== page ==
Share Facebook Twitter Google + LinkedIn Pinterest By Emily UnglesbeeDTN Staff ReporterROCKVILLE, Md. (DTN) — With snow blanketing large swaths of the Midwest, and rains drenching parts of the South, it can be hard to imagine how the country’s frigid, soaked fields will ever be ready for spring planting.But don’t let the still, damp chill of winter fool you. A flurry of farmer activity is underway, as growers finalize seed selections, hash out fertilizer plans, ready sprayers for spring burndown applications and brace for the springtime chaos to come.This marks the season’s first DTN Field Roundup, wherein a trusted group of farmers and ranchers spanning 13 states and one Canadian province help us take the pulse of the countryside and weigh in on fieldwork, livestock care and agricultural issues of the day.WINTER DELUGEWith the exception of Mike Lass, a farmer and rancher from the dry panhandle of Texas, most producers reported far more moisture than they, or their crops, can possibly use.“We had an extremely wet fall and have an extremely wet, mild winter,” explained Charles Williams, a farmer in northeastern Arkansas. The wet fall delayed tillage, and the combination of wet soils and heavy equipment took its toll on some of his cotton, rice, corn and soybean fields.Farther north, many farmers are buried in snow, with little relief in sight. “We have somewhere between eight and 12 dairies that have lost the roofs” to heavy snow and wind, said Jeff Littrell, who farms with his son in southeastern Minnesota and western Wisconsin.The Littrells actually finished their 2018 harvest in January of 2019, due to record rainfalls in the upper Midwest last year. Their operation in Crawford County, Wisconsin, which saw 29 inches of rain in August and September, received 36 inches of snow in February alone.“General field conditions concern me tremendously,” said Jay Magnussen, a producer in northwest Iowa. “Our fields are rutted up to no end, wet spots are everywhere still, and tiles continue to run full stream through the winter.”The snow is particularly hard on livestock owners. In central Minnesota, Justin Honebrink is running out of places to put the white stuff in his cattle yards. “The snow is getting pretty deep, cow yards are filling up, and things are going to be a mess once it starts warming up,” he predicted. With his first calves expected in just two weeks, Honebrink will be busy excavating bales of bedding buried in snowdrifts this week.“We are going to have to buy hay for the first time I know of,” added Bob Birdsell, of northwest Missouri. “We’ve had to feed extra because of all the snow and cold. We’re going to have a minimum of $100 per bale in the hay we buy. No hay left around here with any quality, so have to have it trucked in.”FERTILIZER AND FIELDWORK CRUSH COMINGWhile John Werries of west-central Illinois was one of the lucky few who got most of his fall nutrient and fertilizer applications in, he is expecting a fertilizer traffic jam in his region. “It will be a NH3 mad house around here when it gets fit to go,” he predicted. “Farmers were hoping for a chance to do some work in February or March — that didn’t happen in February and doesn’t look too promising for March.”Magnussen can confirm that things will be hectic on the retailer side. In addition to farming and running cattle, he works as an agronomist for a local co-op in northwest Iowa. “The wet fall in 2018 with little opportunity to apply fertilizer will bleed over into spring 2019,” he said. “This could lead to a very tough spring in terms of having a large enough application window to get everything applied before farmers want to be planting.”Missed fall herbicide applications will also trouble many farmers. Scott Wallis is already watching weeds green up in his southwest Indiana fields. In central Ohio, Keith Peters is bracing for the winter annual weed carpet to unroll, as well. “We didn’t get any fall burndown done, and I’m sure the winter annuals are going to be bad,” he said.Magnussen is also worried about an unusual amount of delays he saw in farmer input decisions this winter, as producers took extra time to analyze razor-thin margins. “Delayed decision-making holds me back from making maps, spread sheets, and variable rate fertilizer and planting recommendations,” he said. “I’m getting nervous that we will be jamming an entire winter’s worth of work into a couple weeks as the skies clear and the weather warms.”SPRING CROP MIX STILL IN FLUXPart of the delays plaguing the input industry are of the seed variety. Between new herbicide-tolerant traits, weak commodity prices and a problematic winter wheat crop, some growers have yet to finalize their spring cropping mix.In many states, the late, wet fall scuttled wheat acres. “We typically have a sizable acreage of wheat but were able to get a little less than half of our intended acreage planted,” said Arkansas’ Williams. Likewise, Keith Peters expects to salvage only one-third of his winter wheat in central Ohio, and Raymond Simpkins predicts heavy winterkill in wheat fields in southern Michigan.Kenny Reinke is sad to see wheat fall by the wayside at his operation in northeast Nebraska. His corn acreage has swelled to replace lost wheat acres this year, but he’s not convinced that’s a permanent solution. “As much as I would like to see wheat in my crop rotation, the recent price action is going to make it very difficult for it pull its weight when it comes to cash flow,” he said. “If it does stay doom and gloom I’ll be forced to increase my bean acres to offset the increase in corn acres due to the failed wheat ground having to go to corn. It’s a fine line with the increased profitability of corn and weighing it against the added cost of putting the crop in as compared to beans.”In Kansas, Kyle Krier’s wheat is surviving, but he has struggled to tend to it. “We are still trying to get in to top dress wheat,” he said. “Frozen ground will be the saving grace on that. However, it’s difficult to do so because of the high potential for loss on that fertilizer going onto wet frozen ground.”Williams is still weighing his soybean seed and herbicide choices carefully in Arkansas, where state pesticide regulators only recently established a cut-off date of May 25 for in-season dicamba applications. “Local retailers and crop consultants are indicating at least 90% adoption of dicamba-tolerant soybeans in our area, up from around 50% adoption in the previous year,” he said. “We are polling our neighbors and evaluating our technology decisions.”In eastern Nebraska, Luke Lauritsen is preparing to plant more corn than soybean acres this year, and Indiana farmer Scott Wallis is tentatively planning to mix up his planting schedule and seed 40% to 50% of his soybeans first this year. “We have much better yields with our mid- to late-Group 3 beans than Group 4,” he explained. “So we are going to try to spread our harvest window with planting dates instead of maturities.”Only Texas producer Mike Lass seemed completely serene about his crop choices and planting plans. “We won’t plant until the last of May, so we’ve got plenty of time,” he noted. “No change in crops here — just cotton and more cotton!”Emily Unglesbee can be reached at Emily.email@example.com.Follow her on Twitter @Emily_Unglesbee.(PSSK)© Copyright 2019 DTN/The Progressive Farmer. 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Share Facebook Twitter Google + LinkedIn Pinterest Another gray, damp day today, as moisture continues to move through Ohio. Additional rains will be relatively light, with a few hundredths to .3″ likely over about 80% of the state. The rains will lose some intensity this afternoon, but will likely hold into sunset in south and southeast parts of the state. With no sun and northwest flow, temps stay mostly normal to below normal, adding to the overall chilly, damp feel. Tomorrow looks very nice, with sunshine and south winds bringing temps up. However, we still can’t squeeze out any more than about 36 hours’ worth of nice weather. Rain arrives on Sunday, mostly midday and afternoon, trying to work first into western and SW parts of the state. From there it spreads north and east. Good statewide rains arrive overnight Sunday night, and then holding through Monday afternoon and early Tuesday. We are keeping rain totals at .25”-1.2” with coverage at 80% of the state. Thunderstorms in could push rain totals to more than that inch upper range, but we think the best thunderstorm probably stay south of the Ohio river. Moisture finally is done in all areas by Tuesday midday. The map at right shows precipitation potential through Tuesday midday. The rest of Tuesday will be partly to mostly sunny, and Wednesday will feature a mix of clouds and sun, although clouds will be on the increase. Showers develop Wednesday afternoon and evening, with the biggest rains coming Thursday into Friday. Rain totals can be from .25”-1”, and we think there is good potential for a few thunderstorms too. We turn out partly sunny on Friday and stay dry with sunshine through Saturday the 13th. Our next rain event lifts up from the SW for Sunday the 14th. There we can see another .25”-.75” at least of moisture, with the potential for more into the 15th. For the rest of the extended period we see a bit of a break for the 16th and 17th, before another strong wave arrives for the 18th-19th-20th. Confidence is low in the timing, but the availability of moisture is high, and we do think that we get another good round of action in there somewhere. The main story here for the region is that, while we have less of a chance of heavy, excessive rains over the coming 2 weeks, we also do not see any longer 3-4-5 day dry stretches that will allow for dry-down on any large scale. So, with less than stellar drying potential, and lower than normal temps expected (especially in the extended period) we are going to see very slow movement toward any type of field work in the next 2-3 weeks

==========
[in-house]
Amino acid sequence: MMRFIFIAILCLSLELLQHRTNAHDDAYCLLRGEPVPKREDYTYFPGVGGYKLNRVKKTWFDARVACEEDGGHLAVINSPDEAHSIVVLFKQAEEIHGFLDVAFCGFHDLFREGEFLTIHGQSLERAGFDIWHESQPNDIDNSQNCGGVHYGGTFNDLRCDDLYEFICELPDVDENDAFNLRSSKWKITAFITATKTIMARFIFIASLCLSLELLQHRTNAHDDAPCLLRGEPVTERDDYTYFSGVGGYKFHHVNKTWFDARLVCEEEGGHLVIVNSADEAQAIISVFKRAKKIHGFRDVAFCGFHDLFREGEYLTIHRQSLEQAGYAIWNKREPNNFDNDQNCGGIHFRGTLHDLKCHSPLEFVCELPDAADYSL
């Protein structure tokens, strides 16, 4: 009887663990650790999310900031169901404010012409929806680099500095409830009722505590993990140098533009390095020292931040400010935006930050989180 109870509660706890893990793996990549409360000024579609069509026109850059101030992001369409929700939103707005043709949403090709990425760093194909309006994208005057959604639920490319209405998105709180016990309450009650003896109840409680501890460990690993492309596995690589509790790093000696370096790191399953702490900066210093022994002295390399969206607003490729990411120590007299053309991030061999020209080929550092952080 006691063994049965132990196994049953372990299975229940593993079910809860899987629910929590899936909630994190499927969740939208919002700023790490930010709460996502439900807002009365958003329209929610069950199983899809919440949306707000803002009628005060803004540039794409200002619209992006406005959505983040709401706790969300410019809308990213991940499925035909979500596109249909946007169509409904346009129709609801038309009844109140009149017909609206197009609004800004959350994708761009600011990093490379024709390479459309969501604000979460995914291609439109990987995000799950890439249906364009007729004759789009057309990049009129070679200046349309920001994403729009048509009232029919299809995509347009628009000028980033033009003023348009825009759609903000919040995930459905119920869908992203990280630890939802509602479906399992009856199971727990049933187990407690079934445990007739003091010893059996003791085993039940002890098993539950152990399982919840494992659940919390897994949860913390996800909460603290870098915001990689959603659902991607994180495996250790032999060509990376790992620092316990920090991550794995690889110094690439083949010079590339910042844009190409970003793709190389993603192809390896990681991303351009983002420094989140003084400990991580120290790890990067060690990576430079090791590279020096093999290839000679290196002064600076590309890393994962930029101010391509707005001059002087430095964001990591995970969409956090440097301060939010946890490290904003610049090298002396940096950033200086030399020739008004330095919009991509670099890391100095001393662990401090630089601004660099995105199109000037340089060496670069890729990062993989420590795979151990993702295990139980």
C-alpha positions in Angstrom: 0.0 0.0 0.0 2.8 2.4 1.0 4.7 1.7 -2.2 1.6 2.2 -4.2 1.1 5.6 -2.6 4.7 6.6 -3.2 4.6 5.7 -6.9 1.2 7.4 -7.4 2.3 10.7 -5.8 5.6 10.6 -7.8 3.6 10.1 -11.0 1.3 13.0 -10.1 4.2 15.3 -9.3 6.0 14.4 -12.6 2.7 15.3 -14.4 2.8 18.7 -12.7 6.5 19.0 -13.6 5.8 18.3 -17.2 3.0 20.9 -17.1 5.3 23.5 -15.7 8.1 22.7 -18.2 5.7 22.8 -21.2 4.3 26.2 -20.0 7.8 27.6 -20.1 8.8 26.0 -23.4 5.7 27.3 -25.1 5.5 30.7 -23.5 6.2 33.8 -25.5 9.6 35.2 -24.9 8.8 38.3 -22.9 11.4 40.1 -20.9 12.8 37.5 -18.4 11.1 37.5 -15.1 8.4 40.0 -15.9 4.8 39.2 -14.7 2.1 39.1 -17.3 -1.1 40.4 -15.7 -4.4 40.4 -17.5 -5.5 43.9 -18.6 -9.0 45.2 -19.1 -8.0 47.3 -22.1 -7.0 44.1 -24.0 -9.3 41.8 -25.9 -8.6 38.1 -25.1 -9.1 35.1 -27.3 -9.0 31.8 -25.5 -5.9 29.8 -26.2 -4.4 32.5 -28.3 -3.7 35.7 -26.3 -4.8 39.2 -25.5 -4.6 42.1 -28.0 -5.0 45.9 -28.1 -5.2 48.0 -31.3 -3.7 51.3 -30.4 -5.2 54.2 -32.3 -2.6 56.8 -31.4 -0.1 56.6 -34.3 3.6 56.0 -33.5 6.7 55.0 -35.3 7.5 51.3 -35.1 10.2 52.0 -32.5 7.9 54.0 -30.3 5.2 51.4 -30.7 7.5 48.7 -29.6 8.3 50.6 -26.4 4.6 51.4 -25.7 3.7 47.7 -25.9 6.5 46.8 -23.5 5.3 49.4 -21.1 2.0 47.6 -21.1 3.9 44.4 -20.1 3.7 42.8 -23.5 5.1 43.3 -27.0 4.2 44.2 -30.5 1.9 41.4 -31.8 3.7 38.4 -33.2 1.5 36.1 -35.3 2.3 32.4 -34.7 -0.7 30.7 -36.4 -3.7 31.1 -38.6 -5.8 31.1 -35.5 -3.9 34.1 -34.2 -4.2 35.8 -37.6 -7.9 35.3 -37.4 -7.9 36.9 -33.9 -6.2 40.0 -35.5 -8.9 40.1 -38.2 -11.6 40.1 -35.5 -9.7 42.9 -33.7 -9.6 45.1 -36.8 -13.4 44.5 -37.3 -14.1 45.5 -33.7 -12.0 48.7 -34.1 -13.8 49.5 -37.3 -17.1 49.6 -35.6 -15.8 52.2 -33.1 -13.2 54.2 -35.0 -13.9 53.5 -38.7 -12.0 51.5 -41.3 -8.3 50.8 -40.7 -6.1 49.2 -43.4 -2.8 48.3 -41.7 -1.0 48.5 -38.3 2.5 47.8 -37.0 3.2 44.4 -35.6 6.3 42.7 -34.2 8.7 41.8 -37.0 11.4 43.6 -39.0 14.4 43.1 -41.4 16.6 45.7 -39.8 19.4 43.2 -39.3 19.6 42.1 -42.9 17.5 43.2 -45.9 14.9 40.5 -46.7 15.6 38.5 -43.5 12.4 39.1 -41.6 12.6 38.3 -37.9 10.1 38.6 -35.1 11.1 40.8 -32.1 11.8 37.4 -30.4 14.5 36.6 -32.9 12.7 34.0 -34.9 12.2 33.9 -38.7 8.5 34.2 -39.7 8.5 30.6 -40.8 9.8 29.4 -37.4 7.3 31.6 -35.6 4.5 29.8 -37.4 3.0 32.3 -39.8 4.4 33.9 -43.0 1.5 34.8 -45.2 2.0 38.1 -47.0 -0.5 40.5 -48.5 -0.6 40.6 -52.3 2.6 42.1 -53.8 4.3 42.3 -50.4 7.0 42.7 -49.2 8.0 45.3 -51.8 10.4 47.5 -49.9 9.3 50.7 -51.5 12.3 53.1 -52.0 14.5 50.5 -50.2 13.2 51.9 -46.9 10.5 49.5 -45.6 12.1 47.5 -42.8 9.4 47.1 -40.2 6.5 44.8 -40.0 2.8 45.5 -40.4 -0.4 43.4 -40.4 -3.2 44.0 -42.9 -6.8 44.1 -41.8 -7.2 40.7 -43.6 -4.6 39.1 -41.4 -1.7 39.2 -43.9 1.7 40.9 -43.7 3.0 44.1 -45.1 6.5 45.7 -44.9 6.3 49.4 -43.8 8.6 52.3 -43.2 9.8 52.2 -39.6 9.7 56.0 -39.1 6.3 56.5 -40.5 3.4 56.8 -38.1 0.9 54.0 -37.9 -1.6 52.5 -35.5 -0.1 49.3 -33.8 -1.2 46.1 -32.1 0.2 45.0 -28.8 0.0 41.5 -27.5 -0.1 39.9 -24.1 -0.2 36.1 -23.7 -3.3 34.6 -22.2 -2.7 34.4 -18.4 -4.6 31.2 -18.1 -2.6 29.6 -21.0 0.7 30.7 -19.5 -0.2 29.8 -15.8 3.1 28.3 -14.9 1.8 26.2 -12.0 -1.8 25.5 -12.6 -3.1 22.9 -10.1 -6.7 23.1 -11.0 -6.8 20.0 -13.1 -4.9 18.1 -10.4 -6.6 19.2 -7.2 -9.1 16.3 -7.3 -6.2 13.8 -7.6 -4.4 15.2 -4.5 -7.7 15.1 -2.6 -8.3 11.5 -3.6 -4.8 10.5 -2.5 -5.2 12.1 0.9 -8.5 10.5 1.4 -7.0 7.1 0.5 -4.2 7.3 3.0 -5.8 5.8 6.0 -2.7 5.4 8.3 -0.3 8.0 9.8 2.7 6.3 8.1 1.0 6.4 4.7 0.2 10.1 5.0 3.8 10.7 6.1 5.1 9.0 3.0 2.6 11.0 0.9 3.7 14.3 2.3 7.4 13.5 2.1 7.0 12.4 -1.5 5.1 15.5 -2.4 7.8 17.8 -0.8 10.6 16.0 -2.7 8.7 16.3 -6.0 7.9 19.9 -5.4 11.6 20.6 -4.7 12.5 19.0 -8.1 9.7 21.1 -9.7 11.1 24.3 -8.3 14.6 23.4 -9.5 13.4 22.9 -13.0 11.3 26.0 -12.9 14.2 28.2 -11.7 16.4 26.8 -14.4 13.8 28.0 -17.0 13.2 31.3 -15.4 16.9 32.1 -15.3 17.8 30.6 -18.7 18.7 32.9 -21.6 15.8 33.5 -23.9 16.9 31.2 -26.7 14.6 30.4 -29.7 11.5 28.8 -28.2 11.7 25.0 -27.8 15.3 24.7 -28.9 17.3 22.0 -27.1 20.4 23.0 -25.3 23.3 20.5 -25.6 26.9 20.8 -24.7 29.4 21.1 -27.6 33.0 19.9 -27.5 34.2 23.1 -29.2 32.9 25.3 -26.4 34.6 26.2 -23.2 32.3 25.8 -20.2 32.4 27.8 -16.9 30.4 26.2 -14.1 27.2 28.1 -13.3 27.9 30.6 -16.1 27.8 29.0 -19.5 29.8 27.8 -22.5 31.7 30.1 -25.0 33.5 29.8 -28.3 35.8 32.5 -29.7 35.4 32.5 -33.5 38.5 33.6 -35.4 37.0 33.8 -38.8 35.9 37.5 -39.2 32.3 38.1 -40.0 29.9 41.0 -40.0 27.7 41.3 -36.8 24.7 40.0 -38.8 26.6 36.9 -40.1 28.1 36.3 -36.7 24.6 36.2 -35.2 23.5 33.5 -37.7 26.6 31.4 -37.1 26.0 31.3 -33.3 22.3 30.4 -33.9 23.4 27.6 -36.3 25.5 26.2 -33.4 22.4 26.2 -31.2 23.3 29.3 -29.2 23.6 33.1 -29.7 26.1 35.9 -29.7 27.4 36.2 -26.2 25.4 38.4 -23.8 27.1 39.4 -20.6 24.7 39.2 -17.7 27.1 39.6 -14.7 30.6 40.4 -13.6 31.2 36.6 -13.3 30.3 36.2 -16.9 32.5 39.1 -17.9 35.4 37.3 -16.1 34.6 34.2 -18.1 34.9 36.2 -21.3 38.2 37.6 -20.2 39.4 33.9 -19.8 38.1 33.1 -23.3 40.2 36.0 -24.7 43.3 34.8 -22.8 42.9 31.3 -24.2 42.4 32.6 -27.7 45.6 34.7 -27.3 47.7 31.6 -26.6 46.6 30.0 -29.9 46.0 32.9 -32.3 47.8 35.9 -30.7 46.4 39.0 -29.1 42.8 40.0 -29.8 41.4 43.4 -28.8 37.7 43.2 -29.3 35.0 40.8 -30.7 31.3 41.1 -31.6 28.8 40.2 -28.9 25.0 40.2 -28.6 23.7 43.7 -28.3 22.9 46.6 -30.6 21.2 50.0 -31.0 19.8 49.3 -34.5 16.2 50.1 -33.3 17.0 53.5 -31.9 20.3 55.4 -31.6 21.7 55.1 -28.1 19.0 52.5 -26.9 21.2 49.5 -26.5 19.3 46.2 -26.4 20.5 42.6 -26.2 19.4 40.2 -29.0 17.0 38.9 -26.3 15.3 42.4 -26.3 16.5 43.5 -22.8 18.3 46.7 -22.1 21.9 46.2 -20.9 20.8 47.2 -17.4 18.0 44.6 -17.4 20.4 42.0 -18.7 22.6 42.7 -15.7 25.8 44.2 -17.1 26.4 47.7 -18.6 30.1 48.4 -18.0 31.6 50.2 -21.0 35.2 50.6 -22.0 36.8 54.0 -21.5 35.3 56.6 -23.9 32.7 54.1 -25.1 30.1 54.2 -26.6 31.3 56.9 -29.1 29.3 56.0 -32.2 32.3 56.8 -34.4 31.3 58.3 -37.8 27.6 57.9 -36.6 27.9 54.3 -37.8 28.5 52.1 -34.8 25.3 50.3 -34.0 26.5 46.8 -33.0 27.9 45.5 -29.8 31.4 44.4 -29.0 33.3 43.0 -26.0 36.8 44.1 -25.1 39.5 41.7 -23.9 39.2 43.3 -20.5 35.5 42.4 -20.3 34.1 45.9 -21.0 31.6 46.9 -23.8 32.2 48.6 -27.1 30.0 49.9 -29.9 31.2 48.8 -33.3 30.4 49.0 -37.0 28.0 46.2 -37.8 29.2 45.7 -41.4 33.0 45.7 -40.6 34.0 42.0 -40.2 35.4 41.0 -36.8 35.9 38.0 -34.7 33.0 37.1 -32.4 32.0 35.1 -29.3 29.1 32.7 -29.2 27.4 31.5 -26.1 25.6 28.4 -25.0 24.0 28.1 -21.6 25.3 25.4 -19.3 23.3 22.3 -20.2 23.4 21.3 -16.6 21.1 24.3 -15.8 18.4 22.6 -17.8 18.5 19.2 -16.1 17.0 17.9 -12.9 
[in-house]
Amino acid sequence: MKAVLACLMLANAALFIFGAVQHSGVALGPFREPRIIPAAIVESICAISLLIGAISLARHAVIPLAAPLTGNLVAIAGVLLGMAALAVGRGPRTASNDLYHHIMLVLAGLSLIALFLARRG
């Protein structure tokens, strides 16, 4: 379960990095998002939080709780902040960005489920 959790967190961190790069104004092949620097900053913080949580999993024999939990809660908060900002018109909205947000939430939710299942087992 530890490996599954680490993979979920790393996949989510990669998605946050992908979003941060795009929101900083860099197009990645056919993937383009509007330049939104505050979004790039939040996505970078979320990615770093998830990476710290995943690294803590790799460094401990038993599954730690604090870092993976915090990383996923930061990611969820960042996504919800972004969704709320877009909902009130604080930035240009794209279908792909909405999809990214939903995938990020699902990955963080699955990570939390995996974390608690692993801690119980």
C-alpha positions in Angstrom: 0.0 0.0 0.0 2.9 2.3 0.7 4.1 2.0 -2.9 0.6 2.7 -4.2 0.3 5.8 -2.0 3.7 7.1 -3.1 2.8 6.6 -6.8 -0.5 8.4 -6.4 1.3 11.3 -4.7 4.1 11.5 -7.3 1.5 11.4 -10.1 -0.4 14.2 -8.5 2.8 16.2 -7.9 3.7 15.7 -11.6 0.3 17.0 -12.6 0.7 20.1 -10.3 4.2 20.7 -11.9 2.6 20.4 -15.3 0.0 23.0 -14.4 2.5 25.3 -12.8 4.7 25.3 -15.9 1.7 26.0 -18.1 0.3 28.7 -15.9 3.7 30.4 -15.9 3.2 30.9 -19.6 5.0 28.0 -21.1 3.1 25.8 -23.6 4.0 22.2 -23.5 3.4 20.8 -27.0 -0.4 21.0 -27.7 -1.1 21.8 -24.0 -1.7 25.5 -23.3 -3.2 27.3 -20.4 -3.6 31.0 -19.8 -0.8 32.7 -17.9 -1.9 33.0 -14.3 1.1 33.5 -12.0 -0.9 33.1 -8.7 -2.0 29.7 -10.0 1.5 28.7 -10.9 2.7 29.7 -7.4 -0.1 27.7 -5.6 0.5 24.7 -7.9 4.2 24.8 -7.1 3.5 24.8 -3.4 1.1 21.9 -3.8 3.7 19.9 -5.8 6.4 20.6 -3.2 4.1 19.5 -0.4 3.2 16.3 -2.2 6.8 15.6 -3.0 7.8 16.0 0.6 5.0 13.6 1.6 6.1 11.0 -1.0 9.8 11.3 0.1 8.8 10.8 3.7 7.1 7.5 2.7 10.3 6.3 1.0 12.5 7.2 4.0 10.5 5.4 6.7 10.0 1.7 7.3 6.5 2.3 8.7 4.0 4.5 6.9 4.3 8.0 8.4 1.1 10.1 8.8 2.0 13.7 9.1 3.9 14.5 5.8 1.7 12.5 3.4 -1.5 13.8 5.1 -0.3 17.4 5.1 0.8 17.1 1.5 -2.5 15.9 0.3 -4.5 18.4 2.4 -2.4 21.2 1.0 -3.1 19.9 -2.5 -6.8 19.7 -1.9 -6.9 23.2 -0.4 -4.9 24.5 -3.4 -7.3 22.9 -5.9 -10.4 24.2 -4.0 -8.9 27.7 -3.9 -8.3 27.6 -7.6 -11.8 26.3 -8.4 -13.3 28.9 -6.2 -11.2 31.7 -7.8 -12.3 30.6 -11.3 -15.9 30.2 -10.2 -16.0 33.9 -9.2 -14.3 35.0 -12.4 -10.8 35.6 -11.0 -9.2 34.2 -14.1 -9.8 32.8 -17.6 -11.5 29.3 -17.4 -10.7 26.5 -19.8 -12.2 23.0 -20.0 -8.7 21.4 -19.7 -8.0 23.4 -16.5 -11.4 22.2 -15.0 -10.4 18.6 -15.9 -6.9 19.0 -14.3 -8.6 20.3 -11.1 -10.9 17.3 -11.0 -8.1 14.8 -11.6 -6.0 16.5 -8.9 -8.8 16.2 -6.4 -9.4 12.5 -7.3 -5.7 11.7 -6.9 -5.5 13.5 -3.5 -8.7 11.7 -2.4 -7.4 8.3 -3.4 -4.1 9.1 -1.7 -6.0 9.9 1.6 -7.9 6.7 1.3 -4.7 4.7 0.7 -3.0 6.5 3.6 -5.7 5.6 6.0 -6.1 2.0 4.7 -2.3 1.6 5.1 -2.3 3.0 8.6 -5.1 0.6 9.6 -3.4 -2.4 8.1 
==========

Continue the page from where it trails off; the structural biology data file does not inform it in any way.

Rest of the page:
Share Facebook Twitter Google + LinkedIn Pinterest We transition to a wetter pattern today. The thing is, a large part of Ohio will end up with not much action today. The front heading toward us is a slow moving front, which is part of the reason it has developed so strongly. Showers start to nose into far NW Ohio around midday, and will spread a bit through NW and west central Ohio into the evening. The true significant rain and thunderstorm action spreads across Ohio tonight through Friday and another round Saturday. Rain totals for that period will become in at .75″-2.5″. It will be a very wet period with rain coverage at nearly 1o0% of the state. Winds bump up tomorrow and will stay strong into the start of the weekend, drawing down much colder air. Temperatures tomorrow will be 10-20 degrees colder than yesterday and today. The map at right shows cumulative rain potential for today through Sunday morning. Clouds hold over most of Ohio even on Sunday on the backside of this system, but we might be able to break some sun through late. Scattered showers return to start off next week. Rains on Monday will yield .25”-.75” as a front sags across the state. This will bring 80% rain coverage. Tuesday rains linger in southern and southwest Ohio, bringing a quarter of an inch or less, with only 30% coverage. The rest of the state sees a mix of clouds and sun. Wednesday, clouds build again, with rains in the afternoon and through Wednesday night from US 30 southward. This batch of moisture produces .1”-.5” rain totals with coverage at 70% of the state. All told, the rains can easily be over an inch for the first 3 days of next week combined…and again we see no significant drying. We finish the 10 day forecast window with partly to mostly sunny skies next Thursday and Friday. Saturday the 27th we see a few scattered showers with the potential for a few hundredths to .25” of rain and coverage of 60% of the state. Then we have 2 more dry days with sunshine Sunday (28th), and sun followed by late day clouds on Monday the 29th. Rain returns for Tuesday the 20th and there is potential for half to 1 inch totals. The rains linger Wednesday morning, May 1st, in northern and northeastern parts of the state, but we expect clouds to give way to sun over the rest of the region. Sunshine remains the dominant feature to finish the extended window for Thursday and Friday the 2nd and 3rd, but cooler air is also coming back. In fact, we are watching Thursday night into Friday morning closely (the overnight of the 2nd), as we think there could be some frost potential there. Stay tuned.
Share Facebook Twitter Google + LinkedIn Pinterest Ohio is a big food state, with a lot of farmers, processors and manufacturers and, lots and lots of hungry consumers. A sizable share of Ohio’s very diverse food chain is made up by what’s identified as local foods. What is local? How do folks all along the food chain benefit from it? What do the economics look like? Can it grow? Today, we talk with Ohio State economist Zoe Plakias, OSU and local foods advocate and entrepreneur Alice Chalmers to learn more, on Town Hall Ohio.Subscribe to Town Hall Ohio‘s podcast on iTunes.